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First time poster so forgive me if my question is worded poorly.

I have a wood art piece that I'm coming close to finishing. I plan on routing out the back of the piece to lay in some LED lights to reflect off the wall it will hang against.

My question is, should I route out the back before applying the stain and finish so that the groove left by the router is also finished, or would it be okay to rout it out after stain and finish?

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    I've never routed against a finish, so I will offer my common sense as a comment rather than an answer... Securing a piece of wood so that a plunge groove can be safely routed into it is a challenge even when you are not trying to protect the results of your sanding and finishing. Powertool vibration against the wood can turn a simple grain of sand into a finish destroying abrasive if it somehow gets between your work bench and your "finished" product. IMHO, you are far better off shaping your wood completely before sanding and finishing begins. – Henry Taylor Aug 15 at 21:52
  • @HenryTaylor's comment is on track, the only thing that I'd add is that a minor amount of damage on a finished surface can be cleaned up with the next coat of finish. In fact, it's pretty typical to lightly sand between coats. – SaSSafraS1232 Aug 15 at 22:11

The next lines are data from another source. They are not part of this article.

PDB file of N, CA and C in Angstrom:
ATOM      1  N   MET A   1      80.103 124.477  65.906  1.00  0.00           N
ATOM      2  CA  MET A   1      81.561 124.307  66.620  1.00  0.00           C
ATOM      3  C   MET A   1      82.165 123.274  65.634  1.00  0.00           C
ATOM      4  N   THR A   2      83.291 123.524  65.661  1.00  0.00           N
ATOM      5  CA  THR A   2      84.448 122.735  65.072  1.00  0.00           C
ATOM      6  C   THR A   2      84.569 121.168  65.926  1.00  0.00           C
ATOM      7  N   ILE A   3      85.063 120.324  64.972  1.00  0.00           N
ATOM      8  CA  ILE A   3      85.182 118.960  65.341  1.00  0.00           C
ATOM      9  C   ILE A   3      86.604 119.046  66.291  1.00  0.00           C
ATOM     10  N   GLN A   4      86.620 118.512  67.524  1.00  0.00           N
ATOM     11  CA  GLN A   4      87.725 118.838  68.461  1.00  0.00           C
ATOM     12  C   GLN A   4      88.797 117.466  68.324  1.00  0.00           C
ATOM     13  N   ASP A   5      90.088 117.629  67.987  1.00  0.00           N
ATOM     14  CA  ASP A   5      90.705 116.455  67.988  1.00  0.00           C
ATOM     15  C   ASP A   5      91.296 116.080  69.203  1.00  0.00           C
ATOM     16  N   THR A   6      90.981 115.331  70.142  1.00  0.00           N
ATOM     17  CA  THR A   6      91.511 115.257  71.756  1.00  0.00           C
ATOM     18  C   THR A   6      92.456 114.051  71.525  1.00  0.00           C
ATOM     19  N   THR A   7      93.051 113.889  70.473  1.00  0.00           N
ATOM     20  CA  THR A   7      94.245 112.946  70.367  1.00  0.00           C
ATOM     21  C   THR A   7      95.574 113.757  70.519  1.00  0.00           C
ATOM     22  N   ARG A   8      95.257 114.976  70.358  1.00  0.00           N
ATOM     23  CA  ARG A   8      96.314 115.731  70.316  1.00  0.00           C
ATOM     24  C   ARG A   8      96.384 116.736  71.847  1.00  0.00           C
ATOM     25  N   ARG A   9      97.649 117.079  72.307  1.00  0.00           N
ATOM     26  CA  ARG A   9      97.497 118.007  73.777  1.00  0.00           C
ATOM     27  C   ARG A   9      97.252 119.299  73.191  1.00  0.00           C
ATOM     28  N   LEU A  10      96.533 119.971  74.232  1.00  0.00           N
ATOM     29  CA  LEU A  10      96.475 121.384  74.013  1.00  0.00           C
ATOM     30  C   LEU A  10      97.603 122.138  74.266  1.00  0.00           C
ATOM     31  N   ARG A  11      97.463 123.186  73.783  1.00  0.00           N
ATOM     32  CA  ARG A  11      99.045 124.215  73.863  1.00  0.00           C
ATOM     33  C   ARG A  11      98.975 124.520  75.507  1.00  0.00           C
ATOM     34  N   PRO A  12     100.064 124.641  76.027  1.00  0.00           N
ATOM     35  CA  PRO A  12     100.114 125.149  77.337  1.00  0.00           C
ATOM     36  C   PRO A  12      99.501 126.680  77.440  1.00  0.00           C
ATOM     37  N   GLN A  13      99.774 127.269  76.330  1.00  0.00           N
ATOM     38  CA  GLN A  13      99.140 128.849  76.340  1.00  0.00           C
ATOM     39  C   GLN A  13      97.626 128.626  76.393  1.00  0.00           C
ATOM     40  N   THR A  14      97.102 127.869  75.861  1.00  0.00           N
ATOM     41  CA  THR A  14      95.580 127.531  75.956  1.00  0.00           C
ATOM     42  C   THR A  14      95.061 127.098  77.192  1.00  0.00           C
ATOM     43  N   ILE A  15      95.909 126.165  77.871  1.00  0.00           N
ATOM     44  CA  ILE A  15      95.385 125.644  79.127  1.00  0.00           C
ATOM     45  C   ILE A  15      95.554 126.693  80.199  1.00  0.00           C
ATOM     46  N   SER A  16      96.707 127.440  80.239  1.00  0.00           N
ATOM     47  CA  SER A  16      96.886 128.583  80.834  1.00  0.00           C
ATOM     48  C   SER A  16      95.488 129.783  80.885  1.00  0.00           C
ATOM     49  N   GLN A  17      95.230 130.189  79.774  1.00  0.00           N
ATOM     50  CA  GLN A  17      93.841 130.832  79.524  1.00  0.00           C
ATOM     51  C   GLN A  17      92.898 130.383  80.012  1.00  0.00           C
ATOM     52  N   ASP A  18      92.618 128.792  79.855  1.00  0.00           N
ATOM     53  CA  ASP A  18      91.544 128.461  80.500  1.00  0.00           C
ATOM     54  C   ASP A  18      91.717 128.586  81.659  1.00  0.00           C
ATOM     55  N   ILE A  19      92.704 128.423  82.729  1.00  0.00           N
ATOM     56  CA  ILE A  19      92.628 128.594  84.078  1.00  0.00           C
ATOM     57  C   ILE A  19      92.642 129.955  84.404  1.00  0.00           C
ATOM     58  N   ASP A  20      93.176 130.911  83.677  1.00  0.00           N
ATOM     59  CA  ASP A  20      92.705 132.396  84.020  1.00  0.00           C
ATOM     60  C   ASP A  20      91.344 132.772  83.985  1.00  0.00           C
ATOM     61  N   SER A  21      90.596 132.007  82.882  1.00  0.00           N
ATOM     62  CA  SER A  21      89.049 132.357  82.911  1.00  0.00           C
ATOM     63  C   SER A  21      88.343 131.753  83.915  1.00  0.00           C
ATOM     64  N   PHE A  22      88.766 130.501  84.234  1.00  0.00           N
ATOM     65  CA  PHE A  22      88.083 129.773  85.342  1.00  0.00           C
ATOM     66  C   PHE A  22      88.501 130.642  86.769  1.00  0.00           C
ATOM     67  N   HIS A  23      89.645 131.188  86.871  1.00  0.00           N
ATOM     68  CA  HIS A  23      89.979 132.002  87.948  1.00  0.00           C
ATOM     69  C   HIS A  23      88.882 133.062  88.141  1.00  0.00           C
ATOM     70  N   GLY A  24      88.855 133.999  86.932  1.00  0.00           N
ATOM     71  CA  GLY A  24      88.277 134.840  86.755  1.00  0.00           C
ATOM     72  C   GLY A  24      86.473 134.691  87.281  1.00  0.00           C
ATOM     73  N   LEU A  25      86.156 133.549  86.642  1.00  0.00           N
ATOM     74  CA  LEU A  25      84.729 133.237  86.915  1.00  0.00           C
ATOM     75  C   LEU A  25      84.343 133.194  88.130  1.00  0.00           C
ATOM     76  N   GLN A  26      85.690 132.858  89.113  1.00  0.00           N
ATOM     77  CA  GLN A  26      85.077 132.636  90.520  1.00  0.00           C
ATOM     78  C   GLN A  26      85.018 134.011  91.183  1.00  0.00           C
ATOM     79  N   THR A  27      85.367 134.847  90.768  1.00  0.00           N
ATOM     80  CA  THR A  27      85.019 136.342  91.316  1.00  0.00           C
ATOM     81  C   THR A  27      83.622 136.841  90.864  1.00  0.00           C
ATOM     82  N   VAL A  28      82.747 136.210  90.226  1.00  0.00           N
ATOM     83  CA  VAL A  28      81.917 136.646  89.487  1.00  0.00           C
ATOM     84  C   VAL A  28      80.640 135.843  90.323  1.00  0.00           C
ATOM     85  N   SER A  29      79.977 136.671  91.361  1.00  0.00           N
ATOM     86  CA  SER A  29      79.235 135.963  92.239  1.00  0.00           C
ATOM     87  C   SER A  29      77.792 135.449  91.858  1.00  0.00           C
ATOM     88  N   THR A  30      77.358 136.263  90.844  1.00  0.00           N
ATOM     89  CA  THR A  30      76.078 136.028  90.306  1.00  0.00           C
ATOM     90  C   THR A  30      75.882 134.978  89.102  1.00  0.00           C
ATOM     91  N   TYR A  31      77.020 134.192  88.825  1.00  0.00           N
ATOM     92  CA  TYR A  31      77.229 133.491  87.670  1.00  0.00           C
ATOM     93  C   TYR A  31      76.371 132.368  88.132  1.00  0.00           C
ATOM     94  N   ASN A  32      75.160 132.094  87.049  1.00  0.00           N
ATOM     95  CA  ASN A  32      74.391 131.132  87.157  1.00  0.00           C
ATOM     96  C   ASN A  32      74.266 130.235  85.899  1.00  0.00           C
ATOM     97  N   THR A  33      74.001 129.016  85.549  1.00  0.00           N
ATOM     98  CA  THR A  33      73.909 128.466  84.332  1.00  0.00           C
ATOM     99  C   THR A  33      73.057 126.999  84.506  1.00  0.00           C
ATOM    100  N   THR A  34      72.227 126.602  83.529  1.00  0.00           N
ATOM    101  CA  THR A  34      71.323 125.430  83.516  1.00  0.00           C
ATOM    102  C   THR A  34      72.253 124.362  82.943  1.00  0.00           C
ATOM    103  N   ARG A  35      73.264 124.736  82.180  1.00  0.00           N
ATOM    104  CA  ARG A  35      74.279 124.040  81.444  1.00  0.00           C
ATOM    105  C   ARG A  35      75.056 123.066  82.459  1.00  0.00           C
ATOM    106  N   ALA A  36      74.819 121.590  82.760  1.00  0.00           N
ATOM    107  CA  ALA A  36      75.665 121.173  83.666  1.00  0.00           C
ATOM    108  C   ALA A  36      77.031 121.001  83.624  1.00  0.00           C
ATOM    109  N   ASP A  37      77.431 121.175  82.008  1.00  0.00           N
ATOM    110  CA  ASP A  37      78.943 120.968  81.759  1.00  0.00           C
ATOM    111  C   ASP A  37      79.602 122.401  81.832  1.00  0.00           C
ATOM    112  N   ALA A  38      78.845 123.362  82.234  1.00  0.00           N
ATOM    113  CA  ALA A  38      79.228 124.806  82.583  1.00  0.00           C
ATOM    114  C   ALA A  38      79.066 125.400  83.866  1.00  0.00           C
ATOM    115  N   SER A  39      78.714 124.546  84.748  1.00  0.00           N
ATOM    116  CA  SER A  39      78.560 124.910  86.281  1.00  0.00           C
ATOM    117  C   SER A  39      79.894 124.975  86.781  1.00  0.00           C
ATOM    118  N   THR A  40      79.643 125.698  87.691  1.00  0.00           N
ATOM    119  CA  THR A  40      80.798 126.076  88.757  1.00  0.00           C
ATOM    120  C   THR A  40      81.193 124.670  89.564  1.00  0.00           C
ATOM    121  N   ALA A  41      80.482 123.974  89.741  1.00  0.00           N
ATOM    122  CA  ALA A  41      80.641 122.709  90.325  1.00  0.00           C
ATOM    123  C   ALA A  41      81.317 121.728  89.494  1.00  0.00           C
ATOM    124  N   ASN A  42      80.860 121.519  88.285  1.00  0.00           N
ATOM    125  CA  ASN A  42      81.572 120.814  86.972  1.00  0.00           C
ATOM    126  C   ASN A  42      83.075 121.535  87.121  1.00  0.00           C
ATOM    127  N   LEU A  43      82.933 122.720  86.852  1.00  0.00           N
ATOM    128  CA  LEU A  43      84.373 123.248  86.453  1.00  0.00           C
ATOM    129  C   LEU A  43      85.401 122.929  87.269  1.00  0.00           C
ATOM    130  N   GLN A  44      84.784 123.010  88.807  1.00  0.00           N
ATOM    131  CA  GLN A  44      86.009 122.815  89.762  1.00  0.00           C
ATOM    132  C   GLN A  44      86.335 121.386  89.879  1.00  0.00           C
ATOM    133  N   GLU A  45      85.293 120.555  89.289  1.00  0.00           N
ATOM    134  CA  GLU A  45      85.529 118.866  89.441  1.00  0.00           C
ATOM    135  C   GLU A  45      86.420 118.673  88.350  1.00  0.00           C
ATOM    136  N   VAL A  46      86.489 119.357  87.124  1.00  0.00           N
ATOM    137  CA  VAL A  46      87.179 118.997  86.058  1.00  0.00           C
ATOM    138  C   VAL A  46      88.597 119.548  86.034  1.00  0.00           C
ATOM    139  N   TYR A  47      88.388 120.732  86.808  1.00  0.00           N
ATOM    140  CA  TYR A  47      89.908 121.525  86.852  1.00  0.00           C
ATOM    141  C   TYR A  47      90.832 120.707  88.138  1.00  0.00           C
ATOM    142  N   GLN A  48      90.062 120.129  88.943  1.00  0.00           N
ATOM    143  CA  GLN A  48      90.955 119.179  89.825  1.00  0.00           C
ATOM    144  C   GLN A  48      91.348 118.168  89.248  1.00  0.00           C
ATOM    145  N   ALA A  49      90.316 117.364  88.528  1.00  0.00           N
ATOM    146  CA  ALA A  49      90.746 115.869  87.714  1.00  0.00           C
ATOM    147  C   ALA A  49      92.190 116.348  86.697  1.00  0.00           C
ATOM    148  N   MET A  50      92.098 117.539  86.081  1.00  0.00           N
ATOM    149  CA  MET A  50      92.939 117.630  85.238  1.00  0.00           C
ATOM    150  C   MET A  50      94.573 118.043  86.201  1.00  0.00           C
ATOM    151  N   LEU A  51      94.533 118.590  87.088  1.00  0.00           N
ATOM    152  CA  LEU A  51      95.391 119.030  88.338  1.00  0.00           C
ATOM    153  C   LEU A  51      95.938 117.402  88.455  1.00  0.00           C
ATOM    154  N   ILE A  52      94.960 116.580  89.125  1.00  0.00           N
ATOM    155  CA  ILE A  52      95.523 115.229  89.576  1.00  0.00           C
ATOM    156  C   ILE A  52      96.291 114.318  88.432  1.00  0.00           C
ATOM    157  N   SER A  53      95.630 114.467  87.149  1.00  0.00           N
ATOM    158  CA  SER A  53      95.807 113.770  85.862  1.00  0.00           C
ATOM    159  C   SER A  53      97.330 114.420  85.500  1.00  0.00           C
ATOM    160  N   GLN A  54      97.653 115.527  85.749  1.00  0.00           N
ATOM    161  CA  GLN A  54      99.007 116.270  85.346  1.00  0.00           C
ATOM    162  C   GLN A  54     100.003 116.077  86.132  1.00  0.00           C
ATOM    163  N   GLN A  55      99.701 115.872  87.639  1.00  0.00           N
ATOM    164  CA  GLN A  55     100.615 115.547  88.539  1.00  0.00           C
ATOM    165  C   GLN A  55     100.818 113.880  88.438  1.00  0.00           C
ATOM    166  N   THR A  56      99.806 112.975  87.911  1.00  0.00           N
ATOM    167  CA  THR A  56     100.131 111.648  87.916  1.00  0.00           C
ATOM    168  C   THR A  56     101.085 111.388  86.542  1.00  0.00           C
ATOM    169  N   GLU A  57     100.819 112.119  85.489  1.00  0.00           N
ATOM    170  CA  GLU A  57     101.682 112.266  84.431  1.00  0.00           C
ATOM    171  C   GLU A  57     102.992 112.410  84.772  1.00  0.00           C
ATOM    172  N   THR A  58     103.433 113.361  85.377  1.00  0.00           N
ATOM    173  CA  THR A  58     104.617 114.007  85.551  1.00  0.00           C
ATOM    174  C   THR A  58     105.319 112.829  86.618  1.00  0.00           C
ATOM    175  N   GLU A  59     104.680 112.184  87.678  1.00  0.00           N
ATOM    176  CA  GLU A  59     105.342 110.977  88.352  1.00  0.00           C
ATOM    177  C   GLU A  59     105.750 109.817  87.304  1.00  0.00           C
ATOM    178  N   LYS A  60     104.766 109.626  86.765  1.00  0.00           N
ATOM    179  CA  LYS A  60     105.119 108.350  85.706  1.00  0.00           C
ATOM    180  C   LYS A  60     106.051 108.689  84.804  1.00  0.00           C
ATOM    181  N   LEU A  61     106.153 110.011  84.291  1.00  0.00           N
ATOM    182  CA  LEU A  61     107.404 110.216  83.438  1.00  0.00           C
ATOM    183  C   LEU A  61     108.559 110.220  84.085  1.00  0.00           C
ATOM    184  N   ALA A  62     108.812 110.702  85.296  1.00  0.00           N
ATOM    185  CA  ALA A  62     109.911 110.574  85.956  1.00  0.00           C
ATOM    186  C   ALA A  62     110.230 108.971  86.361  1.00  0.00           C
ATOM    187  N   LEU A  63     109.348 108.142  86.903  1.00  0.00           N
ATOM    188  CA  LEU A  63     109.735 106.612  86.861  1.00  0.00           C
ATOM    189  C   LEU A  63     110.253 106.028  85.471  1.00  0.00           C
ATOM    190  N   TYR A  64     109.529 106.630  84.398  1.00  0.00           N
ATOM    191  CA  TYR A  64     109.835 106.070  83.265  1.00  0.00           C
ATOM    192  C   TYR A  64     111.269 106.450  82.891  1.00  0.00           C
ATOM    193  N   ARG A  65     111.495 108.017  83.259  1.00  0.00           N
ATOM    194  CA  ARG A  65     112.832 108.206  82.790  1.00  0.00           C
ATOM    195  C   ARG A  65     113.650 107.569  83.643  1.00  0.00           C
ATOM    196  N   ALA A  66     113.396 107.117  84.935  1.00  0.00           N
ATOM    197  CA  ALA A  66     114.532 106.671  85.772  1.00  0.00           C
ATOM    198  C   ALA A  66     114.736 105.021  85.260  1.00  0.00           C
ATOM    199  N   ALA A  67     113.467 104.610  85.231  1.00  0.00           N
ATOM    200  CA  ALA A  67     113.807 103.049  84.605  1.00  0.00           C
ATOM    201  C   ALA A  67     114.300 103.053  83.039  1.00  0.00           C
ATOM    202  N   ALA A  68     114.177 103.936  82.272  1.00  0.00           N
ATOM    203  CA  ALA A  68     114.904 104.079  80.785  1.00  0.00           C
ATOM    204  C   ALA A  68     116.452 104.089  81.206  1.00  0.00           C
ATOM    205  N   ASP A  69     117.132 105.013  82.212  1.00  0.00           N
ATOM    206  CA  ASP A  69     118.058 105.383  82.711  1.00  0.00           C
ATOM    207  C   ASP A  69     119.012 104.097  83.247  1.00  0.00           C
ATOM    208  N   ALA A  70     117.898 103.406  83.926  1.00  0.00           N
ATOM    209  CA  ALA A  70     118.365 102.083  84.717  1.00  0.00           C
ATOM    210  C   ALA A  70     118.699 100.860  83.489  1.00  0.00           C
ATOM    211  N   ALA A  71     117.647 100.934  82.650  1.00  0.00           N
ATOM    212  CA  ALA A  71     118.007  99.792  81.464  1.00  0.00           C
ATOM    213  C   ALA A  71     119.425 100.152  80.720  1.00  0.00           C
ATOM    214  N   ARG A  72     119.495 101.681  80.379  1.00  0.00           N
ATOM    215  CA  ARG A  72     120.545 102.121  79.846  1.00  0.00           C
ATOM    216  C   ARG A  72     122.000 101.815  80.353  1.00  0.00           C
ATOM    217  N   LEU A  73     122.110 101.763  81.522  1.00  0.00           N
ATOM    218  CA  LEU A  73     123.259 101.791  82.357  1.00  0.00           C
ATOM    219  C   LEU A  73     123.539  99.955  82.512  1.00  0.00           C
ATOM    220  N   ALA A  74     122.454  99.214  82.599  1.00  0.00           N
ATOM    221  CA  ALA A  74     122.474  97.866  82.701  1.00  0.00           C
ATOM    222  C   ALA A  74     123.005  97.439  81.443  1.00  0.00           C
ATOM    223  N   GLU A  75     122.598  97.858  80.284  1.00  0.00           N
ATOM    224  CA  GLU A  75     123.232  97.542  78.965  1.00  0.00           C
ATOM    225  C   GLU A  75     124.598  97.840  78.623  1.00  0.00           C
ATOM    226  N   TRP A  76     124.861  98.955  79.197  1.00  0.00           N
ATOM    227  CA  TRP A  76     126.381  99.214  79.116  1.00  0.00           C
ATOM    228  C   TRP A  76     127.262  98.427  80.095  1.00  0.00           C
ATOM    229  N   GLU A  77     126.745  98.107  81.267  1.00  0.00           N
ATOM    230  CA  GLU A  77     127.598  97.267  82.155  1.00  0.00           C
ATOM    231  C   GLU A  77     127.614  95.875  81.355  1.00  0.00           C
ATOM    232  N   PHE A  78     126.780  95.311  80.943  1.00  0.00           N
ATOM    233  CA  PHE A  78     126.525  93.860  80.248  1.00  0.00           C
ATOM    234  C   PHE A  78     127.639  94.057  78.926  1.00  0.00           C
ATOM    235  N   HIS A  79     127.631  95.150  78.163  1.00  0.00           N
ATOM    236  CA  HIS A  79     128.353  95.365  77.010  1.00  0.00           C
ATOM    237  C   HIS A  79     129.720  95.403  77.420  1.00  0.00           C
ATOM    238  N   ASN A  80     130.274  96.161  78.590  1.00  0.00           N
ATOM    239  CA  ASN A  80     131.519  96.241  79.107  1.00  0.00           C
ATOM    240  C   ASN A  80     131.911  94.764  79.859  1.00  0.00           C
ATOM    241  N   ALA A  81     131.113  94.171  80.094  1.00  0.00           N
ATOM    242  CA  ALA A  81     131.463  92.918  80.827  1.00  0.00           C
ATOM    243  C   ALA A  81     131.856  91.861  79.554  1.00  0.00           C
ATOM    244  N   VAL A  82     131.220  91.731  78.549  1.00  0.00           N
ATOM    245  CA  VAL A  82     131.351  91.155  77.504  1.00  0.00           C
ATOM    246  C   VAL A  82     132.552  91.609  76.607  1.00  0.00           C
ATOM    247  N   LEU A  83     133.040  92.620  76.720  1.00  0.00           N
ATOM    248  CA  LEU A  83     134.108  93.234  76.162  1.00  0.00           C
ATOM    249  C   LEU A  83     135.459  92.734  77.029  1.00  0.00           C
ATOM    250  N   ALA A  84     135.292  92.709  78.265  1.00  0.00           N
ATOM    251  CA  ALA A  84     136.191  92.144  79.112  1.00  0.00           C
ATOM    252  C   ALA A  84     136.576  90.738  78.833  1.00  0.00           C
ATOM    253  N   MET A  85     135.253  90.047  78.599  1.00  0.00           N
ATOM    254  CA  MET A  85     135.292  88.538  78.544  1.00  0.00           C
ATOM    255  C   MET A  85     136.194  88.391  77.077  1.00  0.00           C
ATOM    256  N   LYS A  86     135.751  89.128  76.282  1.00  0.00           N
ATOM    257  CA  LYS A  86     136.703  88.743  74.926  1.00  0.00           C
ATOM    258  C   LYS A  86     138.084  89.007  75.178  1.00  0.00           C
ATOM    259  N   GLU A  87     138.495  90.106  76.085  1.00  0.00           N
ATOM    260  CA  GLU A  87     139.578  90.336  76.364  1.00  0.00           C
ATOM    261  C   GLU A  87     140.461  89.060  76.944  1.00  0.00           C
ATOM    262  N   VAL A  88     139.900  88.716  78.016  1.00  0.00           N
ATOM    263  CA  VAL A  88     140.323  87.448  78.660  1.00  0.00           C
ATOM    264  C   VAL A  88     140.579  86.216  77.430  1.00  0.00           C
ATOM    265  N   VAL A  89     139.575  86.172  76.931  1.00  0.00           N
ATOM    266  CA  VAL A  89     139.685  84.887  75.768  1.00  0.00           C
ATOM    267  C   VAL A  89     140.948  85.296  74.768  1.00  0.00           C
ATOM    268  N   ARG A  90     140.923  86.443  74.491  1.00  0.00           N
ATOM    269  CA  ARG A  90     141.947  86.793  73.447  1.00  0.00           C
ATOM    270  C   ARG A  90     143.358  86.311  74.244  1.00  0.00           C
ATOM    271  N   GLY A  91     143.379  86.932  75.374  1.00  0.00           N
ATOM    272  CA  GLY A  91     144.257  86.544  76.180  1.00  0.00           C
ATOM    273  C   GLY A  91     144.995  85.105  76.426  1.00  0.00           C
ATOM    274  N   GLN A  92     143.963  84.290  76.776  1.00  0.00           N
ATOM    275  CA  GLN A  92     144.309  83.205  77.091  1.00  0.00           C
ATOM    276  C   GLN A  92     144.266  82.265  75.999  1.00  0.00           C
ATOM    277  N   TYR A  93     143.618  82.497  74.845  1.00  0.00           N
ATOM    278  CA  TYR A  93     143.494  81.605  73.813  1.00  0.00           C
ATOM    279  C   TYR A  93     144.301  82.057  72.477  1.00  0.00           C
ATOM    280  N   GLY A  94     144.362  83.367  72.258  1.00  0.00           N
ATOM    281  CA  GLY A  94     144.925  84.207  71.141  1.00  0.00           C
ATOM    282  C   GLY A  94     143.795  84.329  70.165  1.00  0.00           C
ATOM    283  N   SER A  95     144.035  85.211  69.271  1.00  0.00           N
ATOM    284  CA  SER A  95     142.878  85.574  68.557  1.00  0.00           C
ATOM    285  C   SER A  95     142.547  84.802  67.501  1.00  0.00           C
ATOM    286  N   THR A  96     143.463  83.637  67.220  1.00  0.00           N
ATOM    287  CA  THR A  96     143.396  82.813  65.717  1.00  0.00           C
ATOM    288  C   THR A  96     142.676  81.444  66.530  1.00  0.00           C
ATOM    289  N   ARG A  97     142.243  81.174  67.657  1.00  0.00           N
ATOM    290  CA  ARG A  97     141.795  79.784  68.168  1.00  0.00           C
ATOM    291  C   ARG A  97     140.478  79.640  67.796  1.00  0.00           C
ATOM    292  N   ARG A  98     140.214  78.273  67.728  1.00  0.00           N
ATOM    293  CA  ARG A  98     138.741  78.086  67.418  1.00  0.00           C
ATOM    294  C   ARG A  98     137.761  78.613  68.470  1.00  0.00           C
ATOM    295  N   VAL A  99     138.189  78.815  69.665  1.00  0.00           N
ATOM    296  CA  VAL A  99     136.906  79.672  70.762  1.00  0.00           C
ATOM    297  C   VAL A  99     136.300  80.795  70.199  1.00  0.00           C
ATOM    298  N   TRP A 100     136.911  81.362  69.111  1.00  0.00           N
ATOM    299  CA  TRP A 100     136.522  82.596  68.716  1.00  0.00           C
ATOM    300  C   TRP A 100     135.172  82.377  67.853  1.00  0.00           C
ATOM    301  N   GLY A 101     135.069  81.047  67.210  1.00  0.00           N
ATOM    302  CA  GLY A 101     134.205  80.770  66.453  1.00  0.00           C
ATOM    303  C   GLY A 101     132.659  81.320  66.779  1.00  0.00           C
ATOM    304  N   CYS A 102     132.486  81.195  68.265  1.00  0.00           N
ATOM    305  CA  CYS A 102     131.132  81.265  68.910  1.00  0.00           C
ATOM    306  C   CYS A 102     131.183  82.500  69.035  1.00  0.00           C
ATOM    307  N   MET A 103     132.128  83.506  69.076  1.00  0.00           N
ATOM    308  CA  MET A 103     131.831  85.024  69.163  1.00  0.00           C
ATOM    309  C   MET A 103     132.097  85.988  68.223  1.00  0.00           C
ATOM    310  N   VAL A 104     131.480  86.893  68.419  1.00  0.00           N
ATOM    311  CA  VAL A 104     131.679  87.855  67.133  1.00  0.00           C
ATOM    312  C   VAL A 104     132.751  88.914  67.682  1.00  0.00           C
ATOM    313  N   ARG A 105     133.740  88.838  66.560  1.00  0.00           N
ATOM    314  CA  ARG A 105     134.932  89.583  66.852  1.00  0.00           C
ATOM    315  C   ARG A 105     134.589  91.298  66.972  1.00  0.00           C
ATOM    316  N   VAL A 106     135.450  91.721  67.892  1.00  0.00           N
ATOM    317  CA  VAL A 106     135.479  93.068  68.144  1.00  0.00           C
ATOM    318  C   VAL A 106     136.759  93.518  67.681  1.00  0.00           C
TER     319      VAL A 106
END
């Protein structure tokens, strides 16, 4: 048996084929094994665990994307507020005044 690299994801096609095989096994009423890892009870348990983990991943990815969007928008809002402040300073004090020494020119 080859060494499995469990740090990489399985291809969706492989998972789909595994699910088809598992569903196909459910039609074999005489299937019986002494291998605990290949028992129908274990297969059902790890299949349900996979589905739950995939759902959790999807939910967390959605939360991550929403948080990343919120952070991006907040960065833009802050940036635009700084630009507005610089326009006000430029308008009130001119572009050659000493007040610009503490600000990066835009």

• Finishing is the last step, that is why it is called finishing. If you have the option to do all of the word working before your apply finish ( new project ) then that is the proper way to do it. – Alaska Man Aug 16 at 1:01
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    @AlaskaMan, but prefinishing is also a thing. – Graphus Aug 16 at 6:39
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My question is, should I route out the back before applying the stain and finish so that the groove left by the router is also finished

Just on a technical front this groove being finished imparts no advantage to the piece. Non-view surfaces on wooden items are very often left bare and this isn't just small areas or interiors, the complete undersides of tabletops were historically and still are frequently left unfinished.

or would it be okay to rout it out after stain and finish?

I don't think you'd want to. Some prefinishing can be advantageous in certain situations (e.g. for what will become hard-to-reach areas after assembly, inside corners, to help seal a surface against glue squeeze-out) but here I can't visualise any gain by doing so.

And potentially you risk damaging the finish on the front when securing the piece for safe routing. There is probably a greater risk to the finish on the back as mentioned in one of the Comments, but that doesn't really matter since nobody will be looking at the back.

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